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Osaka Prefecture’s decision Tuesday to ask groups of five or more people to refrain from visiting restaurants, bars and entertainment establishments has been met with skepticism over whether it will lead to a reduction in COVID-19 cases.

The new policy goes into effect beginning Saturday and is scheduled to end Aug. 20, just after the end of the annual Obon holiday season. Osaka Gov. Hirofumi Yoshimura made the decision after consulting with a local committee of health experts.

“The central government has asked that large groups of people avoid dining out. But a lot of younger people in particular are asking ‘Well, what do you mean by large groups?’” Yoshimura explained. “In order to convey a clear message to younger people, we figured the time had come to ask them to refrain from going out in groups of a specific number of people.”

Osaka’s move comes as novel coronavirus infections spread beyond nightlife businesses, such as host clubs and hostess bars, which had been regarded as hot spots.

An increasing number of infections have been confirmed nationwide in areas where restaurants and izakaya bars are concentrated, and several cases have been linked to drinking parties.

Yoshimura admits that limiting the request to groups of five or more was a political decision with no clear scientific rationale. Initial reaction to the idea on social media among Osaka residents seemed to be a mixture of confusion about how he came up with the number and criticism that it made no sense. But Yoshimura defended the request as necessary, in a move that, he hoped, would make it more persuasive for Osaka residents.

“I think the role of politics is to create a clear standard that people will accept,” he said.

The request is purely voluntary and there will be exceptions. If a family of five or more members living under the same roof wish to make a reservation, they’ll be allowed. The main purpose is to limit large groups in the types of establishments where there have been cluster infections.

In a teleconference Tuesday, Yasutoshi Nishimura, minister in charge of responding to the novel coronavirus, called on mayors of six major cities — Yokohama, Sapporo, Nagoya, Kyoto, Kobe and Fukuoka — to disclose the names of nightlife establishments if infections are confirmed there as a result of insufficient antivirus measures.

Nishimura said eating and drinking establishments should comply with guidelines set by the nightlife industry to help block the spread of the pneumonia-causing virus.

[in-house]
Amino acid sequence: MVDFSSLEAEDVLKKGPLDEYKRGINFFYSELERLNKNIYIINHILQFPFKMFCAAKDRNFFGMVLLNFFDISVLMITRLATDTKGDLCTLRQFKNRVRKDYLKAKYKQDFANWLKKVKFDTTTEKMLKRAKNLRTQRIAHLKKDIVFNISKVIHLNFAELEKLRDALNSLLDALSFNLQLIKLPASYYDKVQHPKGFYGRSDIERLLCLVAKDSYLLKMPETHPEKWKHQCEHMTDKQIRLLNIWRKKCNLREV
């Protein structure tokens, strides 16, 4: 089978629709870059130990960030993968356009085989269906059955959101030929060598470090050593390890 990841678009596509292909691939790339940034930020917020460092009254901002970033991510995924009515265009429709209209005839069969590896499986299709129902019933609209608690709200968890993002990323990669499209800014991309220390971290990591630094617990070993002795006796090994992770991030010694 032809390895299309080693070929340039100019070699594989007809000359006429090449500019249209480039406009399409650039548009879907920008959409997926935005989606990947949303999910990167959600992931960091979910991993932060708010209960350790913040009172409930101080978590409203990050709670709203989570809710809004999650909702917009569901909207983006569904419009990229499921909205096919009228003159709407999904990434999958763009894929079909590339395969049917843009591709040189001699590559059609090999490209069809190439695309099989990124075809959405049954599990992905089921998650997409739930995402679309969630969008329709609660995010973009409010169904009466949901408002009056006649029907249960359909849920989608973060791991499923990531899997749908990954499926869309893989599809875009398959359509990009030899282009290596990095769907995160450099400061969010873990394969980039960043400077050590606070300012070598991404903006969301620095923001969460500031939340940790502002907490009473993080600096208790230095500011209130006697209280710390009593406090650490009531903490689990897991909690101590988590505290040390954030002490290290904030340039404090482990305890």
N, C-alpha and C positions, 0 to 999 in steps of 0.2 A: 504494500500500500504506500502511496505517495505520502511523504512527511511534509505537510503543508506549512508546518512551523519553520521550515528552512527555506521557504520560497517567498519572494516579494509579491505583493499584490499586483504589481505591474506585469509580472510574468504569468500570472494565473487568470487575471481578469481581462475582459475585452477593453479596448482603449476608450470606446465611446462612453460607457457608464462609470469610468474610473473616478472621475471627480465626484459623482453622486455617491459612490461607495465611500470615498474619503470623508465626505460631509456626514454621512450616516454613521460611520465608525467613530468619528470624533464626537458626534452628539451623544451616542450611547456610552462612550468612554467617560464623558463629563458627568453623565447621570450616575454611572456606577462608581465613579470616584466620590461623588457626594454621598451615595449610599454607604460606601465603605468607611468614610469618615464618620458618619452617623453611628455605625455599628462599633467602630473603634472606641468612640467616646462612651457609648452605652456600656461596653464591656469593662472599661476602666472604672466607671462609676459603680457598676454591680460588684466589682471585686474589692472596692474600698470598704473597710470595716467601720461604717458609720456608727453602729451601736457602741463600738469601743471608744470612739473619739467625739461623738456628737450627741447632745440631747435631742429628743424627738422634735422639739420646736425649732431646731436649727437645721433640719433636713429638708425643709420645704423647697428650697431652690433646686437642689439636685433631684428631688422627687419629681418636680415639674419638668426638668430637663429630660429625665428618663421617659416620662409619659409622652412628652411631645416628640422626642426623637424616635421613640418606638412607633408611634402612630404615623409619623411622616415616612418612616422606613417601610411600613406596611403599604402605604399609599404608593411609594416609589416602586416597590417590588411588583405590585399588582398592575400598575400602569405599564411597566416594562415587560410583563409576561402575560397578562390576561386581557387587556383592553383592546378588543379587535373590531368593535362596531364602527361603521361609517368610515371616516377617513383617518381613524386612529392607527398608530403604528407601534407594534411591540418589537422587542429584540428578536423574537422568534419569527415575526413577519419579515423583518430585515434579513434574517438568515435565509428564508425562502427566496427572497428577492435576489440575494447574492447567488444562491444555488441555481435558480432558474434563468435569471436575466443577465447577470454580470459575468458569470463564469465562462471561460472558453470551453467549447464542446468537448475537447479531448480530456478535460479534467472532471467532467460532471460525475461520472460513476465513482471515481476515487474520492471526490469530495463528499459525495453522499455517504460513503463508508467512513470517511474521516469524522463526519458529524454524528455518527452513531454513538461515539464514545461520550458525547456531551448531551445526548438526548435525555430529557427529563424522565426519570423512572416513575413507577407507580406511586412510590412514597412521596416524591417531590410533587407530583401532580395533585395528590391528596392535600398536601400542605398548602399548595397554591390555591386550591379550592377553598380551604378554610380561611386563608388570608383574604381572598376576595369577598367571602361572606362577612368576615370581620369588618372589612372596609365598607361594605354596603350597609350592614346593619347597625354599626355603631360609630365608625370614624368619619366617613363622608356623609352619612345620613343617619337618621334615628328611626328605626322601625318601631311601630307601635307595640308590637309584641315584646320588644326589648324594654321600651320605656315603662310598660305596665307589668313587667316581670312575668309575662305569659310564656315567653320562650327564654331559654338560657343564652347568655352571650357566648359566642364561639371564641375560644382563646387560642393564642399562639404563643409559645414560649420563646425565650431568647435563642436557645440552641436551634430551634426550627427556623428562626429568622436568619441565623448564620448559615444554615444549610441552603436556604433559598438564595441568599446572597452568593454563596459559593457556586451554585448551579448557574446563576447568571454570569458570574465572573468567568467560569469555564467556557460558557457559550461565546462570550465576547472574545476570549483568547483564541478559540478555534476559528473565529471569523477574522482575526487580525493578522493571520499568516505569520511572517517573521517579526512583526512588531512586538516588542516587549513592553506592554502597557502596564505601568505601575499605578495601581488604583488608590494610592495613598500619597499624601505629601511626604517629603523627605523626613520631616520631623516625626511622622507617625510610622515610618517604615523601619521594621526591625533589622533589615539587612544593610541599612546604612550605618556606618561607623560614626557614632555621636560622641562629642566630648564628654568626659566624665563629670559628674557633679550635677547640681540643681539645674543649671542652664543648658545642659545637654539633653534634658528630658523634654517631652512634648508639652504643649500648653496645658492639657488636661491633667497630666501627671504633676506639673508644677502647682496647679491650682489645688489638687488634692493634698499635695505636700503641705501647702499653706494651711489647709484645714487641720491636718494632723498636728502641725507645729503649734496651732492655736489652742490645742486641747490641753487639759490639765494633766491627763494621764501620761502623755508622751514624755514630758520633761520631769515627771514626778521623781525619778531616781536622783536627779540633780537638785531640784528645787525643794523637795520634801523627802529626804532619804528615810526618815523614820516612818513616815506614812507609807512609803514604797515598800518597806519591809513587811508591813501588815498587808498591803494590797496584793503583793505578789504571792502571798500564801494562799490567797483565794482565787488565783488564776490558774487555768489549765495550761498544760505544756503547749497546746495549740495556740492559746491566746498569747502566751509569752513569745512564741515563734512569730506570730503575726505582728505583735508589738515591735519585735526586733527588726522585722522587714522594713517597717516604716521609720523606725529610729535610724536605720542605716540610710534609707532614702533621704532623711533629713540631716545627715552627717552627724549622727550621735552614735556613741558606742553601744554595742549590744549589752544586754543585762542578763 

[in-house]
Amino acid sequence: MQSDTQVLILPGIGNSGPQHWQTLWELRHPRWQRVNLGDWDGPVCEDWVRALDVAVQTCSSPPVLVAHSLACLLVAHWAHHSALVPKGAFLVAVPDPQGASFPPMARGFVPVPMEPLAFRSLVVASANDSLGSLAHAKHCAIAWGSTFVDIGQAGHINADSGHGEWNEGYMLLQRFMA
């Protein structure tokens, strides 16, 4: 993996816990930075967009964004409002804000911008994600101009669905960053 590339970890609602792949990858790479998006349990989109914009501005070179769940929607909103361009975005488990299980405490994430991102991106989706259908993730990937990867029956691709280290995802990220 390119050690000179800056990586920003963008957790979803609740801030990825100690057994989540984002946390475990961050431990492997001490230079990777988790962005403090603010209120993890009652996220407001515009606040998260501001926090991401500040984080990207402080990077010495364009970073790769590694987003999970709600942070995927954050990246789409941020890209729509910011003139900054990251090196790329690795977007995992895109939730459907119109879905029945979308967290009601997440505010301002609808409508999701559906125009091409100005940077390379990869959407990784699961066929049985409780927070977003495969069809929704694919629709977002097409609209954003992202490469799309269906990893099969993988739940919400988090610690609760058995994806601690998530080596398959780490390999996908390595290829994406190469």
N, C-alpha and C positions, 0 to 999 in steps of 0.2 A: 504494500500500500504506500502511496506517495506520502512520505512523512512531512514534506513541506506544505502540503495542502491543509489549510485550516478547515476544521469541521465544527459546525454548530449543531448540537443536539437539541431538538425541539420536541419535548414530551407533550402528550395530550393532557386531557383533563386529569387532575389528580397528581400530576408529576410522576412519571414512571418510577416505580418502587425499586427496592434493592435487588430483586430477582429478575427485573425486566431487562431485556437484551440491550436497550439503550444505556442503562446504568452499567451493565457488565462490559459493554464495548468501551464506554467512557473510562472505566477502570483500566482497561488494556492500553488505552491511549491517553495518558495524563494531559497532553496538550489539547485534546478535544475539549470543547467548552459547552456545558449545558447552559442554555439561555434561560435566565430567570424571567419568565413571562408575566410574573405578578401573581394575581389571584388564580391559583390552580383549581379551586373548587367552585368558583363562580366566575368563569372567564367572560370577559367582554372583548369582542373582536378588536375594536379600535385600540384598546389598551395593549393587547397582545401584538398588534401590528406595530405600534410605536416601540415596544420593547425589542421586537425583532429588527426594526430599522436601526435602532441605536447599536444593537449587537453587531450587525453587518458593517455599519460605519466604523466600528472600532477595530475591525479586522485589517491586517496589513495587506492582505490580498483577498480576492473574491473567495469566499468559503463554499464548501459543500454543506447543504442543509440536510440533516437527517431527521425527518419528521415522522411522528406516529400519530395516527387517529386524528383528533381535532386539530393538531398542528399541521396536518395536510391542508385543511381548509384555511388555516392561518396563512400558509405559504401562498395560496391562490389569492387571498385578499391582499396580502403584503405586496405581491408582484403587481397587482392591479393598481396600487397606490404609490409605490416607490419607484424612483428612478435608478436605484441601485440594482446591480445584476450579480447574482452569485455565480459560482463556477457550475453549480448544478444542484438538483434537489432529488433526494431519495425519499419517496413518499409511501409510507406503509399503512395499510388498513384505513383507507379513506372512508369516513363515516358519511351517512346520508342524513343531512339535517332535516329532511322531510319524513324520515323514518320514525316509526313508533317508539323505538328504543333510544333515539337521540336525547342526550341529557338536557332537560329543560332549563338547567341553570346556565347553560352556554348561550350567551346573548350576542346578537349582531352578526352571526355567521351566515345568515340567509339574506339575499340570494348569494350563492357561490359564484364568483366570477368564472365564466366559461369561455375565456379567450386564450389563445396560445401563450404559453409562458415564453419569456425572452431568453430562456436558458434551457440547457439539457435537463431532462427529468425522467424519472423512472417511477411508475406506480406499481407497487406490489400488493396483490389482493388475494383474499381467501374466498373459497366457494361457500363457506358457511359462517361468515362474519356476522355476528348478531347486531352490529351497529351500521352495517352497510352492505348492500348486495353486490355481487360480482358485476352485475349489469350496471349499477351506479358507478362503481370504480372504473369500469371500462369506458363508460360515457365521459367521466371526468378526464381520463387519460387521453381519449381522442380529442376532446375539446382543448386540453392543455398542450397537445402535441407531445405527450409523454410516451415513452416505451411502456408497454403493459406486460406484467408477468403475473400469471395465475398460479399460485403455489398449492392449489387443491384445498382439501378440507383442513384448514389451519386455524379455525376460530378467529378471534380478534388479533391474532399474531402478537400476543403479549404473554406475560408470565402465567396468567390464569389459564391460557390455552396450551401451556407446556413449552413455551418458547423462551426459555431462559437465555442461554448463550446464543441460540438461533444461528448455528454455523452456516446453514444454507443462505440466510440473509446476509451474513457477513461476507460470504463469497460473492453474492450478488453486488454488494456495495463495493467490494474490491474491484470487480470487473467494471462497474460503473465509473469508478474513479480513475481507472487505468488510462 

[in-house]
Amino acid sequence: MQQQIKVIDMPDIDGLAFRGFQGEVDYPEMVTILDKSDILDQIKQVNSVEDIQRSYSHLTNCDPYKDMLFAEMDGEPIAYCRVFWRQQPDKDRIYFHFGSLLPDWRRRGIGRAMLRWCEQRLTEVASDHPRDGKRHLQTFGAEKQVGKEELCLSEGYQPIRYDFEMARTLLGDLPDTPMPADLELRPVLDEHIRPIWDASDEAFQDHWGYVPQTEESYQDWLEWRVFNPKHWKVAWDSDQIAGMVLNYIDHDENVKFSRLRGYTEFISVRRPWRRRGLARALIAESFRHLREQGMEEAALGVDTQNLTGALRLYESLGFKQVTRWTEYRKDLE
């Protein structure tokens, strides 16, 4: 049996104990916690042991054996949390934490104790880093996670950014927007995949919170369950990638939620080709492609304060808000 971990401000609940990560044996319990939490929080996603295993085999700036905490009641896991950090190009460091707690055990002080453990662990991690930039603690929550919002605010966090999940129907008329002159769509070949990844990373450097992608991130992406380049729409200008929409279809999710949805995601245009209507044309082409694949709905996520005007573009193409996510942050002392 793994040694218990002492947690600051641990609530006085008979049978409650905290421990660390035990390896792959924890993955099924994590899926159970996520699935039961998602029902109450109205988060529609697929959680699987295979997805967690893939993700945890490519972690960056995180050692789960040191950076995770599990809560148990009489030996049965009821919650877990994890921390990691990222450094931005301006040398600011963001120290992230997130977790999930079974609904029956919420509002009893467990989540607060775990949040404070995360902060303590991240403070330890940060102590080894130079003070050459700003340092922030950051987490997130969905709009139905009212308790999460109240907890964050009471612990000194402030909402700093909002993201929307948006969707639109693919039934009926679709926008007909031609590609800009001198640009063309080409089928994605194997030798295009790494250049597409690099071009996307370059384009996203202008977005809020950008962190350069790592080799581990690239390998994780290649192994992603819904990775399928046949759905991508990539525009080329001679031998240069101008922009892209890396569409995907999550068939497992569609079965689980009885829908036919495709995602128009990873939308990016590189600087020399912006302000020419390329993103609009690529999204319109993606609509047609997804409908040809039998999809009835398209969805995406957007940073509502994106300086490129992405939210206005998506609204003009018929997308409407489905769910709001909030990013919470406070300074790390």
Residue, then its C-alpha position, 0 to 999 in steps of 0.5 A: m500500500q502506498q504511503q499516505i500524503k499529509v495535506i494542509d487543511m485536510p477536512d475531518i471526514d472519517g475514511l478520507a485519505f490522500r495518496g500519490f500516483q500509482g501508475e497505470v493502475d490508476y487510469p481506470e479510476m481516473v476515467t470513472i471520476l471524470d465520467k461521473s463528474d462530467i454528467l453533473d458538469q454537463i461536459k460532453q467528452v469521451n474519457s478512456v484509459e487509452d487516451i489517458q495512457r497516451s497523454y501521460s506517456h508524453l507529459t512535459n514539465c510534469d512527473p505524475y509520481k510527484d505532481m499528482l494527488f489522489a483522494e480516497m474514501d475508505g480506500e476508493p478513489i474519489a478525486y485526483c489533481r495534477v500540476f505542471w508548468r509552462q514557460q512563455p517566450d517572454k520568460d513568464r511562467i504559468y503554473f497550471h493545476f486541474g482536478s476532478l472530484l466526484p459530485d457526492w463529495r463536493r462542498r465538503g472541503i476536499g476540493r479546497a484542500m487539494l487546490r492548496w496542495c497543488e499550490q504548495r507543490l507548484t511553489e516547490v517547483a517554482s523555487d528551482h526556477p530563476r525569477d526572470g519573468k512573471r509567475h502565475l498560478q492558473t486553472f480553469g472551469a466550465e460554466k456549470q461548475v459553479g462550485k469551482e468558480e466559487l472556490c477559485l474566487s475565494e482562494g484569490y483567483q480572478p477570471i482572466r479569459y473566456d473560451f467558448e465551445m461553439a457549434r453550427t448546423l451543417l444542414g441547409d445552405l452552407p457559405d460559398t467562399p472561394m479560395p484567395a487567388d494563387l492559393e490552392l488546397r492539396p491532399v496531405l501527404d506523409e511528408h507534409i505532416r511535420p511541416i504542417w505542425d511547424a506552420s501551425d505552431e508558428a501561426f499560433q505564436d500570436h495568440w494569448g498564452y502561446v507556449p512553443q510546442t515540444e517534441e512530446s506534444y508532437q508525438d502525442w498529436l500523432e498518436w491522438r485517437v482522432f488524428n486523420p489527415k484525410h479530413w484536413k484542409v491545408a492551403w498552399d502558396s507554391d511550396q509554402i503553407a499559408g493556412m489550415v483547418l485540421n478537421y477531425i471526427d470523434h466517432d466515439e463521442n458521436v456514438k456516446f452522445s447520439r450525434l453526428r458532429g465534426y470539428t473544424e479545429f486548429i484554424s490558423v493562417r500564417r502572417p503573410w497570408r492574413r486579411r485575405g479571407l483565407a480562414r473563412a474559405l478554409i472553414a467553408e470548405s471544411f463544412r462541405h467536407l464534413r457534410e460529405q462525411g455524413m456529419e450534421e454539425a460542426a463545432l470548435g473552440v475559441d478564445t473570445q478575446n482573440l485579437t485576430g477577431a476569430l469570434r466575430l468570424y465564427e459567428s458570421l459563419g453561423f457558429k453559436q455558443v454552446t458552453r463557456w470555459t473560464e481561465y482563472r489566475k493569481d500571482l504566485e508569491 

If customers or staff members of establishments that failed to follow the guidelines are confirmed to be infected, the businesses should be named so that customers who visited them can know about the infections, he said.

With the rise in the number of infections in recent days, especially among younger people, the governments of Osaka, Tokyo and other local leaders are once again facing the question of whether to ask public facilities and businesses, or certain kinds of businesses, to shut down.

Some large cities like Tokyo and Osaka have their own metrics, separate from those set by the central government, for determining how they will handle such a decision.

But asking local businesses in Tokyo, Osaka, or elsewhere to shut down once again voluntarily would lead to further local economic damage. It would also create demands on local leaders for financial compensation. Cash-strapped localities are increasingly unable to meet such demands, and many want central government guarantees of national funding before they request another shutdown.

Under Yoshimura’s “Osaka Model”, the situation is currently at Yellow Stage 1, meaning people should be on alert. Only 6.9 percent of the prefecture’s hospital beds for seriously ill COVID-19 patients were occupied as of Tuesday, while 24.1 percent of beds for those who are lightly or moderately ill were filled.

Under the model, if 35 percent of hospital beds for seriously ill patients or about half of the beds for patients with light or moderate symptoms become occupied, the prefecture enters Yellow Stage 2 and will ask businesses that have not taken sufficient measures to close.

To deal with seriously ill COVID-19 patients, Yoshimura also announced that a temporary facility would be built to accommodate such cases. It will have beds for 30 patients and operate for two years, he said, with construction expected to be completed by November.

Information from Kyodo added

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